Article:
This time last year, Nigeria had just exited a crushing recession that had brought on millions of job losses, reduction in government revenue, depreciating exchange rate and widespread poverty. Signs of an even stronger growth in the third quarter of the year were strong as limitations that stifled the forex market was partially lifted with investors showing renewed confidence in the economy. Oil prices were rising again and there was a truce in the Niger Delta, stopping the bombing of pipelines that had drastically reduced oil exports.
The result was a real GDP growth rate of 1.17% at the end of the third quarter of the year, confirming Nigeria’s exit from recession. When the numbers rolled in, the underlying data that supported the growth recorded in the quarter were impressive.
The economy continued to improve throughout 2017 with the real GDP growth rising to 2.11% in the last quarter of the year and ending with an annual Real GDP growth of 0.82% in 2017. Since then, the momentum has been anything but strong.
From Recovery to Struggling
The post-recession economic recovery achieved in the third and fourth quarters of 2017 began to decline gradually in the first quarter of 2018 when the GDP fell to 1.95% representing a quarter on quarter decline of 7.58%. Since then, the Nigerian economy has been recording macro-economic indices which show that the economy is really on a decline.
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Recent data released by the National Bureau of Statistics (NBS) for the second quarter of 2018 show that the Nigerian economy is still very fragile and is now falling from the post-recessional economic recovery it made, especially in the third and fourth quarters of 2017.
Key sectors posting negative growth
The Oil sector posted a negative Real GDP growth for the first time since Q1 2017 (when the economy was still in recession) by posting a declined growth of -3.95% in Q2 2018from 14.77% recorded in the previous quarter of Q1 2018.
Considering the fact that the oil sector is the life wire of the economy and almost single-handedly brought the economy out of recession with a GDP growth of 23.03% in Q2 2017; the quarter on quarter decline of 18.72% should be a worrisome development for the economy.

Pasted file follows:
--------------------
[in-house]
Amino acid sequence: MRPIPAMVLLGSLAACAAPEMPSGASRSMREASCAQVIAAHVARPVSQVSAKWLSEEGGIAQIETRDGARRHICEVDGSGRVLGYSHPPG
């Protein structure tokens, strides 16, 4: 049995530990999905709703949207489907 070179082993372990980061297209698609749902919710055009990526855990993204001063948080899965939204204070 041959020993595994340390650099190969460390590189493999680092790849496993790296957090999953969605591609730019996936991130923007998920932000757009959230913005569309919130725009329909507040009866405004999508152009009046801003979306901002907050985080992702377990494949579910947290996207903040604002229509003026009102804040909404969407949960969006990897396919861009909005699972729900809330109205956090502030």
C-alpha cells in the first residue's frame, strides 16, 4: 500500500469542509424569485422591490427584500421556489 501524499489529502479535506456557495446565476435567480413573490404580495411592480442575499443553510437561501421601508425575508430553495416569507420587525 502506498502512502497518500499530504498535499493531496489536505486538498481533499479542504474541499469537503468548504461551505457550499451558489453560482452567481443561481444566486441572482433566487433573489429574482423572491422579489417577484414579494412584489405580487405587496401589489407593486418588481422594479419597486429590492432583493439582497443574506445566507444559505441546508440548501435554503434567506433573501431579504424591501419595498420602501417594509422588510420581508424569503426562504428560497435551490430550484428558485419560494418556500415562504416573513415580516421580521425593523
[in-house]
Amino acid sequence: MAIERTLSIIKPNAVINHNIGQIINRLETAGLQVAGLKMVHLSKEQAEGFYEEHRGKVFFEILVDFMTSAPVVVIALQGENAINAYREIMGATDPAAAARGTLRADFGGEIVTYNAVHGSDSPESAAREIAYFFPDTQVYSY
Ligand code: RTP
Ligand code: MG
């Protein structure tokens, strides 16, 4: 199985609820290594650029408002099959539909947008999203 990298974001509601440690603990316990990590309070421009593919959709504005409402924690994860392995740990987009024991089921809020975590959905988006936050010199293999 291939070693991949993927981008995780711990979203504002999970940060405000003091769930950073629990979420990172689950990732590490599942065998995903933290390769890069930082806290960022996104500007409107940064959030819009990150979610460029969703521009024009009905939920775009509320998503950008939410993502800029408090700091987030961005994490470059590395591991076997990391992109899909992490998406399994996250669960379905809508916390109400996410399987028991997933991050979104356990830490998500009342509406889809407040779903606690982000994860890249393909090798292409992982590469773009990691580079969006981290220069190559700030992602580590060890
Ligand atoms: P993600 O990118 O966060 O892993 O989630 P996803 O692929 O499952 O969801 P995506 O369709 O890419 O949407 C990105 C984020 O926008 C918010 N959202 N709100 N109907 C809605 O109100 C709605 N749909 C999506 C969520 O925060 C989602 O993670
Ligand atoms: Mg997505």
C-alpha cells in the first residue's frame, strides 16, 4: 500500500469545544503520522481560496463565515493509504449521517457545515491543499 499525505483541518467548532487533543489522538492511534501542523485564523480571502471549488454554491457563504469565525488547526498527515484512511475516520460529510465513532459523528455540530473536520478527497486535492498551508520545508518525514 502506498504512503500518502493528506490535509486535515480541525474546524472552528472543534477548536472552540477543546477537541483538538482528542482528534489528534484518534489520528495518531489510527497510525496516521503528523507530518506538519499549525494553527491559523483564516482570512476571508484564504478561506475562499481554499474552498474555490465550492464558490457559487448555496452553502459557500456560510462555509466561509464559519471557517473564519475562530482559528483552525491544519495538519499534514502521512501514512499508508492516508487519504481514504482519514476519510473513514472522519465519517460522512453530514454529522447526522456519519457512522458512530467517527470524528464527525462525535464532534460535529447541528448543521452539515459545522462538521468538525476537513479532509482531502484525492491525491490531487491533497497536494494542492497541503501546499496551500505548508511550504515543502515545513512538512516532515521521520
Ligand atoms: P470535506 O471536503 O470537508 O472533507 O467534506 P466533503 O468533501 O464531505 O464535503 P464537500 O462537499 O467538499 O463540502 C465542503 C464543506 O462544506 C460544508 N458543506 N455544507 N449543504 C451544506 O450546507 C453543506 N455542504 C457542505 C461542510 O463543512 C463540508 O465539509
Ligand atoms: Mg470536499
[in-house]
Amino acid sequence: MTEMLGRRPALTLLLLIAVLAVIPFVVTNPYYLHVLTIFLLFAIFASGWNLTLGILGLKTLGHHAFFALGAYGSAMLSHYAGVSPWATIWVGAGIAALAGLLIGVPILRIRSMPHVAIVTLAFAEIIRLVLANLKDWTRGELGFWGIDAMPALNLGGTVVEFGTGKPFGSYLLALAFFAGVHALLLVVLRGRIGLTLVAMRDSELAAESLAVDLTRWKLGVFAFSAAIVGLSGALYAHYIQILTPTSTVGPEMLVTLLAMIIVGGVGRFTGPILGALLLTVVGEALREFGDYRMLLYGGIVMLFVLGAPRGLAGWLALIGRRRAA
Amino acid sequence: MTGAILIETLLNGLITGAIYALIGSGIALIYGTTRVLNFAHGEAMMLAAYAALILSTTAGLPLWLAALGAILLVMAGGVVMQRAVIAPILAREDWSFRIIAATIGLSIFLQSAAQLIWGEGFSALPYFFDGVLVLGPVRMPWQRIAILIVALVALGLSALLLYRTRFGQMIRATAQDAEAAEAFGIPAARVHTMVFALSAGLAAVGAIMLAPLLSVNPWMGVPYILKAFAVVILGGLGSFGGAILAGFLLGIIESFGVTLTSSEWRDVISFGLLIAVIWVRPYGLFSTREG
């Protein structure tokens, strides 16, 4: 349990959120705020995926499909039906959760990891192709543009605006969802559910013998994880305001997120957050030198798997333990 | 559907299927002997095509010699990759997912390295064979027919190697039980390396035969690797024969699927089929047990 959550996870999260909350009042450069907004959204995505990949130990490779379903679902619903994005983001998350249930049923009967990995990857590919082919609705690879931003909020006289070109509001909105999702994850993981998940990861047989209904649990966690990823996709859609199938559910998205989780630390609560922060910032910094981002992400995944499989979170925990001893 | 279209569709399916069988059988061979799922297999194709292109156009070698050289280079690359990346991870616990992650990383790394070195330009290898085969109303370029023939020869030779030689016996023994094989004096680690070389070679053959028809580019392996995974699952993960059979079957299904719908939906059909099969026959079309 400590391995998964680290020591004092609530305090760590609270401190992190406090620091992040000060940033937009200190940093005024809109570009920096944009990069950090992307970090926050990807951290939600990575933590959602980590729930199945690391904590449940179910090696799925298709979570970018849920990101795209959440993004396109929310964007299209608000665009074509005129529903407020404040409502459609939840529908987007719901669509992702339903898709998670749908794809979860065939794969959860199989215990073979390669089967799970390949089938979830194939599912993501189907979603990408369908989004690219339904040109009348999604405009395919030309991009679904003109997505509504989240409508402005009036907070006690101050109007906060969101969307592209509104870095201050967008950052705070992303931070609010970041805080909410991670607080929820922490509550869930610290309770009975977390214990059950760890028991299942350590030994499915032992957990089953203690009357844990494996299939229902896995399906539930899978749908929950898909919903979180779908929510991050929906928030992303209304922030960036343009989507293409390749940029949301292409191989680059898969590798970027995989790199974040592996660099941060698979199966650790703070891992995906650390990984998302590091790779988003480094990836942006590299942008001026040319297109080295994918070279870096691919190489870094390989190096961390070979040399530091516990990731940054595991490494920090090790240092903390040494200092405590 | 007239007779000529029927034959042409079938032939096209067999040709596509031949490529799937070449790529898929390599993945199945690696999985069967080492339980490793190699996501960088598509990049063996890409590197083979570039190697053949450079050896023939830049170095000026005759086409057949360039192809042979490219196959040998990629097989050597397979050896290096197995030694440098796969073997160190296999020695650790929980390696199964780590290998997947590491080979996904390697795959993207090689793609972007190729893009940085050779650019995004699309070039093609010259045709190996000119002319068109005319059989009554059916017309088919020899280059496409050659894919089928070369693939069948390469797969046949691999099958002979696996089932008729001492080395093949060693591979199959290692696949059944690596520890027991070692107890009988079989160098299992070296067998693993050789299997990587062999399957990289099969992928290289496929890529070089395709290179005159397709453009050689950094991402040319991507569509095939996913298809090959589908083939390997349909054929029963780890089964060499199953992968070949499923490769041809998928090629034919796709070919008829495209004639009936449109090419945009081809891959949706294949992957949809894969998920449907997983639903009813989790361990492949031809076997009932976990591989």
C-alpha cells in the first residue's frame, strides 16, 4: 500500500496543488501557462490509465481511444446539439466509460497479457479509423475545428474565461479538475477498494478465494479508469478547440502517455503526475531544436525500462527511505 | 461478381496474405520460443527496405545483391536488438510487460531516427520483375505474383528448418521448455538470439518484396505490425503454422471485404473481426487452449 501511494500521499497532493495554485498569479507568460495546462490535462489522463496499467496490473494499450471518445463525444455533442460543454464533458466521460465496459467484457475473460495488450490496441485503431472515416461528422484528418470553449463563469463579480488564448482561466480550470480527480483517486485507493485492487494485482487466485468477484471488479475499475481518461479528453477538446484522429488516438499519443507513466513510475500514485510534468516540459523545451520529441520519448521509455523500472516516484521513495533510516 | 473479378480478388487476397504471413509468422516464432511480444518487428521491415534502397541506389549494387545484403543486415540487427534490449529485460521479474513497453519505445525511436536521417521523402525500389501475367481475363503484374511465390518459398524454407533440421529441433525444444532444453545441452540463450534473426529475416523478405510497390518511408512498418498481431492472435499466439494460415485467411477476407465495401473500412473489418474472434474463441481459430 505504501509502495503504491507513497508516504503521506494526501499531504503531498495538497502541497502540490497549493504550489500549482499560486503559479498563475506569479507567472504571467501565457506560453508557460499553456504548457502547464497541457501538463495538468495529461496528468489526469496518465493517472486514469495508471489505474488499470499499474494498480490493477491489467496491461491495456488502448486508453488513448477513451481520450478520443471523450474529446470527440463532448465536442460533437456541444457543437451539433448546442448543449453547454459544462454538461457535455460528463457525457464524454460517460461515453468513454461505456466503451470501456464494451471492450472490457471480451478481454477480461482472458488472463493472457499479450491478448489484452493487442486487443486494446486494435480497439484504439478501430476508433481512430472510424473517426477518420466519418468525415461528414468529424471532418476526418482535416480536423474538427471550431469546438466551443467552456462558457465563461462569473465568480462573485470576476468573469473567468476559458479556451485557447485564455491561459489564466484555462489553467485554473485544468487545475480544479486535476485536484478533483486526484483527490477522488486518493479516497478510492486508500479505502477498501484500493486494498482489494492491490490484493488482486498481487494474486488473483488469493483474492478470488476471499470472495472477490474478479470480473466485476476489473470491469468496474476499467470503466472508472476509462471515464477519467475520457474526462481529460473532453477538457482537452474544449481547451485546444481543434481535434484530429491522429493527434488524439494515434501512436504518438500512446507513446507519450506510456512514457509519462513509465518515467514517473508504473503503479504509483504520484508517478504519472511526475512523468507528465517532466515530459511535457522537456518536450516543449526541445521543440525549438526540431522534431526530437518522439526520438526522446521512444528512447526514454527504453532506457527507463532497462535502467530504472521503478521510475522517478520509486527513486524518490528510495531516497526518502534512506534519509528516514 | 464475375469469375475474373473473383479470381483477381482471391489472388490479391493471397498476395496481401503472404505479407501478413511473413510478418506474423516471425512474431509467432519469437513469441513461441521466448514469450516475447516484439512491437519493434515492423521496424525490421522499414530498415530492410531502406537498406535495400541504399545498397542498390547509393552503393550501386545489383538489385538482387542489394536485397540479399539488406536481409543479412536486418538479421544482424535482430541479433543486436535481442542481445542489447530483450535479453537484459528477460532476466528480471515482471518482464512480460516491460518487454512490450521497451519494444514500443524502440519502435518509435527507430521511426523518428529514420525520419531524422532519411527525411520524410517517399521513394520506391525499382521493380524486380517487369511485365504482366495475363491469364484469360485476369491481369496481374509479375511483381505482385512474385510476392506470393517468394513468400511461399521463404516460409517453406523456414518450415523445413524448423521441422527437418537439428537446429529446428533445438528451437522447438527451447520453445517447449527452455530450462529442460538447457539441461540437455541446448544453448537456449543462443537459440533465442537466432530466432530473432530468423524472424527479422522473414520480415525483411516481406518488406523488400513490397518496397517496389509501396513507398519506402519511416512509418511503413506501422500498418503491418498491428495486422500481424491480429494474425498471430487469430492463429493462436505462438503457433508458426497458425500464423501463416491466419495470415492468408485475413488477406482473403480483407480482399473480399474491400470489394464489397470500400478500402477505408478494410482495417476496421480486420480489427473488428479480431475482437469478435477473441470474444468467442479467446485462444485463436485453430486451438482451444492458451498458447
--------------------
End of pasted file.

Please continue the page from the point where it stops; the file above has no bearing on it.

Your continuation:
The manufacturing sector’s real GDP also dropped to 0.68% in the second quarter of 2018 from 3.39% recorded in Q1 2018.
This shows that the manufacturing sector contracted by 2.17% on a quarter on quarter basis.
The decline in the exports and GDP of Manufacturing and Solid Minerals sectors is an ominous sign that the federal government’s diversification efforts are not yielding the needed results.
Agricultural real GDP growth declined to 1.19% (lower than that of recession period) to record its lowest growth in several years, while the finance and insurance sector’s real GDP also slumped to 1.28% from 13.0% in Q1 2018.
Other macroeconomic indices
Capital imported into Nigeria fell from $6.3 billion in the first quarter of 2018 to stand at $5.5 billion in Q2 2018 showing a decline of 12.53% from the previous quarter.
Foreign portfolio investment declined to $4.12 billion in Q2 2018 from $4.57 billion in the first quarter of 2018.
Nigeria’s total export value contracted for the first time in about 10 years in Q2 2018. It declined by 4.9% from N4.70 trillion in Q1 2018 to stand at N4.46 trillion in the second quarter of 2018.
Solid mineral exports also fell by 25.98% quarter on quarter (N19.93 billion) from N26.92 billion in Q1 2018 while raw material exports declined by 2.98% in Q2 2018 to N31.72 billion.
Manufacturing exports recorded a strong fall of 83.9% in Q2 2018 (N69.86 billion) from N434.37 million in the first quarter of 2018.
Also, Nigeria’s external reserves have been on a free fall in the past few months. Having risen to a year high of $47.8 billion towards the end of June 2018, it has failed to hit the $48 billion mark since and instead dropped below $47 billion for the first time in 4 months, on August 6, 2018. It has been dropping since then and currently stands at $45.47 billion as at September 6, 2018.
Why it matters?
The decrease in the inflow of Capital Imports into Nigeria, especially Portfolio Investment, is typically a negative development for the Nigerian Capital Market.
The decrease in exports means a reduction in the foreign exchange revenue for Nigeria. Moreover, If the drop in export revenue persists in this third quarter of 2018, Nigeria may find it difficult executing part of the 2018 budget in Q3 and Q4 2018, since the budget is premised on an expected revenue of N7.2 trillion.
The Nigerian stock market has also recorded a string of losses in the last quarter, with low foreign investor participation seen as one of the reasons why.
Stocks have lost a whopping N3 trillion year to date and about N1 trillion this quarter alone (with one month to go).
Nigeria’s vile political climateis also a possible factor that could be a deterrent to future foreign investor inflow in the market.
The Buhari Government will hope that the economy turns into positive territory as campaing begind in earnest towards the end of the year.
Unfortunately, the recent spate of corporate raids by the Attorney General of the Federation and other agencies of government is threatening to jeopardize foreign investments into the country.
As investors watch the continuous plummeting in the stock markets all eyes will shift to corporate profits and how they perform at the end of the third quarter of the year.
The emerging market turmoil currently spreading globally has sucked out foreign portfolio inflows into the country. Investments are also likely to be scaled back as businesses wait on the sidelines to see how politicians are going to shape the elections.
This all point to a very fragile economic growth for 2018.